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Biogene amines (neurotransmitters) in blood platelets
Neurotransmitters are the classic neuro-messengers that are released rapidly by the presynaptic neuron, diffuse across the synaptic cleft, and have either an excitatory or an inhibitory effect on a postsynaptic neuron. There are three classes of neurotransmitters: biogenic amines, amino acids and peptides. The biogenic amines (monoamine) consist of three catecholamines (norepinephrine, epinephrine, dopamine), an indoleamine (serotonin), an ethylamine (histamine) and a quaternary amine (acetylcholine).

Biogene amines influence virtually all tissues and many functions. In most instances, however, biogene amines are not the sole or exclusive regulators; they participate with other hormonal and neuronal systems in regulation of a multitude of diverse physiological processes, thus contributing to a redundancy that ensures both a great physiological reserve and the possibility of very fine or discriminating control.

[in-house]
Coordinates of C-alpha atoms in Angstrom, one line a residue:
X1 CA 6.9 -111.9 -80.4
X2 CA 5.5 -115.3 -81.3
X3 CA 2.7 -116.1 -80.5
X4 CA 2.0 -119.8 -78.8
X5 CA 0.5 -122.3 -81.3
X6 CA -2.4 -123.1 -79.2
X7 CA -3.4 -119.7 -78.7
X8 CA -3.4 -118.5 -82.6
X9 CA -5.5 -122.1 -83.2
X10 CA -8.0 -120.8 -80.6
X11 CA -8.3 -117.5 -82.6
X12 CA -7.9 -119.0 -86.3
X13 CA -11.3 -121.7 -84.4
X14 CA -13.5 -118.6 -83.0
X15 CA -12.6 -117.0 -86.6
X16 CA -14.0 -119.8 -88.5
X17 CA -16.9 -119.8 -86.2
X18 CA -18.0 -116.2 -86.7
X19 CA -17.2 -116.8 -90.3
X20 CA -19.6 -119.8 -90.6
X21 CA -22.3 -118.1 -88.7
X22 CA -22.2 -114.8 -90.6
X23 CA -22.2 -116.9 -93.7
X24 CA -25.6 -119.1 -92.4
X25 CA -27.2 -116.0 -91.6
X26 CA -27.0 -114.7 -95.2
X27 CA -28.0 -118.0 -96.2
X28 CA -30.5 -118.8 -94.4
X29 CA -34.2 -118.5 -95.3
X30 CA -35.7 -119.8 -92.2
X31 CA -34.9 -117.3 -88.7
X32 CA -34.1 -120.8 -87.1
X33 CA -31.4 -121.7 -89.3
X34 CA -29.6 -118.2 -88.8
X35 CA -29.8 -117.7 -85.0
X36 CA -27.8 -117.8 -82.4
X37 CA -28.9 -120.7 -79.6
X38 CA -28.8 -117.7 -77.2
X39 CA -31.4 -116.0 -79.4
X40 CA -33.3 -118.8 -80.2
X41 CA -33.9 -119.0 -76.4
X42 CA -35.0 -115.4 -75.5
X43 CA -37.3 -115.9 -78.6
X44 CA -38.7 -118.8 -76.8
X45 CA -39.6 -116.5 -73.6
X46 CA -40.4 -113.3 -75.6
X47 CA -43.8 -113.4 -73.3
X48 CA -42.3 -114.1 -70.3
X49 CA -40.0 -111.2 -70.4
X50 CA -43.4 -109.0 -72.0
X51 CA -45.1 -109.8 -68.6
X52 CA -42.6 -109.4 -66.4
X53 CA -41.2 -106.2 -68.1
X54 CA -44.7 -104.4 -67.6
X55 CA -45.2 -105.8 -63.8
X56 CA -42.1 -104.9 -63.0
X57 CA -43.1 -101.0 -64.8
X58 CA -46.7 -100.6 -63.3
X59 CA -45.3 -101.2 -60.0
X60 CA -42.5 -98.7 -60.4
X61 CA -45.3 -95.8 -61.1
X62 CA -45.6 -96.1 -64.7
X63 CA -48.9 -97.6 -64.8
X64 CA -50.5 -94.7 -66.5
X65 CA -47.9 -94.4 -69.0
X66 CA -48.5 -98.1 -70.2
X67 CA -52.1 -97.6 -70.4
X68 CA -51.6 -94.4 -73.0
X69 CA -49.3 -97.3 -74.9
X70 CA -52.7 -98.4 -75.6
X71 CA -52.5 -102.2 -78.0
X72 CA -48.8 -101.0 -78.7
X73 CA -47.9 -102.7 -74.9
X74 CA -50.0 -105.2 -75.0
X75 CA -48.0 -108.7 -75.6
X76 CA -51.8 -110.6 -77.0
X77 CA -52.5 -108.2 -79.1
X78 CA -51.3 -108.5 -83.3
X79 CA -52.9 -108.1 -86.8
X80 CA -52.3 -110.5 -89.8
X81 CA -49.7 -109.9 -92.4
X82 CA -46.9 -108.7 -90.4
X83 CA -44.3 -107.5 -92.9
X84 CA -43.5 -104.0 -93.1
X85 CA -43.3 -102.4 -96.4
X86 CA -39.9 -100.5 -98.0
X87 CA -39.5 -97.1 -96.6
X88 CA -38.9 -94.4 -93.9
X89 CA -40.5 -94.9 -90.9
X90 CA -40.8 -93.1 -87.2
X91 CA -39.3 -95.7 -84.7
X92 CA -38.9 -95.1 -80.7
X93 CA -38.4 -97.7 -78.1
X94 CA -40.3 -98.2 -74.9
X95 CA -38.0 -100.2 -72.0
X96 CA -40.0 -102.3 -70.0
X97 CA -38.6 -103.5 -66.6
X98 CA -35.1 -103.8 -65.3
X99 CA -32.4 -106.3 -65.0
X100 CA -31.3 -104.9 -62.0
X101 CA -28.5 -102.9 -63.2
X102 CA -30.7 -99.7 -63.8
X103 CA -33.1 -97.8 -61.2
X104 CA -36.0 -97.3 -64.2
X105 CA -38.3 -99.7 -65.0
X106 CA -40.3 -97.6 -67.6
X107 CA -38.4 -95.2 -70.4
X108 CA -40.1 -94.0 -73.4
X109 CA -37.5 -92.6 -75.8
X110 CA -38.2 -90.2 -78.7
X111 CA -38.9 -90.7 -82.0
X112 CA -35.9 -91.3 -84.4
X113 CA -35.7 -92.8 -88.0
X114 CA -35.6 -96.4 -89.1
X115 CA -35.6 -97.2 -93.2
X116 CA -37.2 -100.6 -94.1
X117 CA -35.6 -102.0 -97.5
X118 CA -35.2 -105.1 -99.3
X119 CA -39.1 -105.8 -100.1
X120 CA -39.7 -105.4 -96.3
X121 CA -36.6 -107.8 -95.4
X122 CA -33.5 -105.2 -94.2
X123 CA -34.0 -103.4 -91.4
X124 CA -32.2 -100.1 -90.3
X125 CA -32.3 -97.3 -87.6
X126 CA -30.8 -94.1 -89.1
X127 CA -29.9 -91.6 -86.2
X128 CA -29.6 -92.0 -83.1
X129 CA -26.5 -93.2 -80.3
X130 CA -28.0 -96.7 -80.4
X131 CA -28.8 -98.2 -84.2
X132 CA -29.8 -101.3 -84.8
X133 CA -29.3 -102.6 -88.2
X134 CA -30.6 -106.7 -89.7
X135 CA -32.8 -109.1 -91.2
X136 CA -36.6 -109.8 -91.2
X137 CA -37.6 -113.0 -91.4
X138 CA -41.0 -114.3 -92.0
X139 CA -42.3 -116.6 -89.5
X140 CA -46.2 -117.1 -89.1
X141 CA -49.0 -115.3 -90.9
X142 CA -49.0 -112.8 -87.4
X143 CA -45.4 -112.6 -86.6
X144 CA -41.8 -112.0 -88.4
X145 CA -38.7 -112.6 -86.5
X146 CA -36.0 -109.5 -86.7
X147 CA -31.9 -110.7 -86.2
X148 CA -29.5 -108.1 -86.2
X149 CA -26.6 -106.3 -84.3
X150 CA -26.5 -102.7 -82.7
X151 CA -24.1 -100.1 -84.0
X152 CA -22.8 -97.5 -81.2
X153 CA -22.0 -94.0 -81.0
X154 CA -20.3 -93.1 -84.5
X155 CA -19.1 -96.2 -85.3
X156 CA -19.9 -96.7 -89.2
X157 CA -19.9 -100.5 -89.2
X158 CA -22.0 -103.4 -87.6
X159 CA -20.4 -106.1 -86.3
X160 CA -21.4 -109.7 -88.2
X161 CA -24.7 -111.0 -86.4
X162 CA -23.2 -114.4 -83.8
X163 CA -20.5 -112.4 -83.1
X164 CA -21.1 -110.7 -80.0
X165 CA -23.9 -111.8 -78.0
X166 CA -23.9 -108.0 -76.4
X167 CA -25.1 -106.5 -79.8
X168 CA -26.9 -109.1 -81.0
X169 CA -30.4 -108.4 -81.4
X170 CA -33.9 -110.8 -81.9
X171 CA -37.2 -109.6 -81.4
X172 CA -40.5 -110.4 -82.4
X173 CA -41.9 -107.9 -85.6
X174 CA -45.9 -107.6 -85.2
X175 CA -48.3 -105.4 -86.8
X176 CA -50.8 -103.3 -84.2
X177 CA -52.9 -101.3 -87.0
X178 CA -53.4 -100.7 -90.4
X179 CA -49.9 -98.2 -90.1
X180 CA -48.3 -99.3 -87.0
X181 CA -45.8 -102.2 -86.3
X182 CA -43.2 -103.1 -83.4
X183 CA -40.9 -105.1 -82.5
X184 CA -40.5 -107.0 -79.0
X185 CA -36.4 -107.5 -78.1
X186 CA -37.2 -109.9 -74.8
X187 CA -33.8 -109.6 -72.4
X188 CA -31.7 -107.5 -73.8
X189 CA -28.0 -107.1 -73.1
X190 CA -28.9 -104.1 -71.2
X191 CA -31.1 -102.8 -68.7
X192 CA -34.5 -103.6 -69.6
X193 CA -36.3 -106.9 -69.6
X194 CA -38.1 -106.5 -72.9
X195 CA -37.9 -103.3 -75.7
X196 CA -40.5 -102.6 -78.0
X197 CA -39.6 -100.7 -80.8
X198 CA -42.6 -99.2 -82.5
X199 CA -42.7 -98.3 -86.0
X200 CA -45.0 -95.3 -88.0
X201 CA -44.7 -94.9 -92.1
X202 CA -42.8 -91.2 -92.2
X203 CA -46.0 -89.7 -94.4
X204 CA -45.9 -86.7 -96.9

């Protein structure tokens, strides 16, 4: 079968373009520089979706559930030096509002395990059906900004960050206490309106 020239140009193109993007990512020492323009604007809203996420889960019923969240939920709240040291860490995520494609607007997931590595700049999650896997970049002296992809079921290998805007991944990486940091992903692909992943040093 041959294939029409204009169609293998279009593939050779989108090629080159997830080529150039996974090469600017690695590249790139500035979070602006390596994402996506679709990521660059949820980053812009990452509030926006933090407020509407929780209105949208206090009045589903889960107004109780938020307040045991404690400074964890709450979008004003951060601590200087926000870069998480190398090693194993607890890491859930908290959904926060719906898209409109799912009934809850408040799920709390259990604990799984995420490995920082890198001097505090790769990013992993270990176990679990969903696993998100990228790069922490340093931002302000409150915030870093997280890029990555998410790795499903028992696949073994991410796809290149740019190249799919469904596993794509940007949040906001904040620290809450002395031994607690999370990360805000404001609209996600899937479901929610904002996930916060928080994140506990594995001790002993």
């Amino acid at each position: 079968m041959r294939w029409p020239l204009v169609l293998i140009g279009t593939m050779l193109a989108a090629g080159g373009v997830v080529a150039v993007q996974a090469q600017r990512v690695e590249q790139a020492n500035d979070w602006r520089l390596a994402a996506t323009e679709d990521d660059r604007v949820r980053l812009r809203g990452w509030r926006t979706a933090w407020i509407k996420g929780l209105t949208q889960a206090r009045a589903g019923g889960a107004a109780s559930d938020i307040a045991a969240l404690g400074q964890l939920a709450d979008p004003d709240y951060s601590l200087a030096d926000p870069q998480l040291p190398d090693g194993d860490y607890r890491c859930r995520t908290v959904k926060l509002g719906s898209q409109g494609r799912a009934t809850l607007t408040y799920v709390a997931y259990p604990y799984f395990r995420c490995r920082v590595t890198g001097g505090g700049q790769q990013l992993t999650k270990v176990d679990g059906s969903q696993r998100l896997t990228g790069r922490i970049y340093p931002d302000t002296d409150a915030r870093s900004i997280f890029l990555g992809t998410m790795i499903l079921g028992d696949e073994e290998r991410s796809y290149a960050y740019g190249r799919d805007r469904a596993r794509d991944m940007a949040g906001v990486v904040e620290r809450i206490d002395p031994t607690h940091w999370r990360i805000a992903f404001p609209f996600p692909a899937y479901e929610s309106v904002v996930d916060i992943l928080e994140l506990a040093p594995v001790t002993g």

Platelets take up dopamine, epinephrine and nor-epinephrine against a concentration gradient into the 5-HT storage organelles; and serotonin is present in highest concentration in the blood platelets. Platelet catecholamine levels provide a stable index of circulating plasma catecholamine concentration and these are unaffected by acute elevations of plasma levels with physical and psychological stress.

Test indications:
Cardiovascular Diseases
Depression
High/ low Blood Pressure
Fatique
Visceral Disorders
Mental Illness
Metabolic Disorders
Stress
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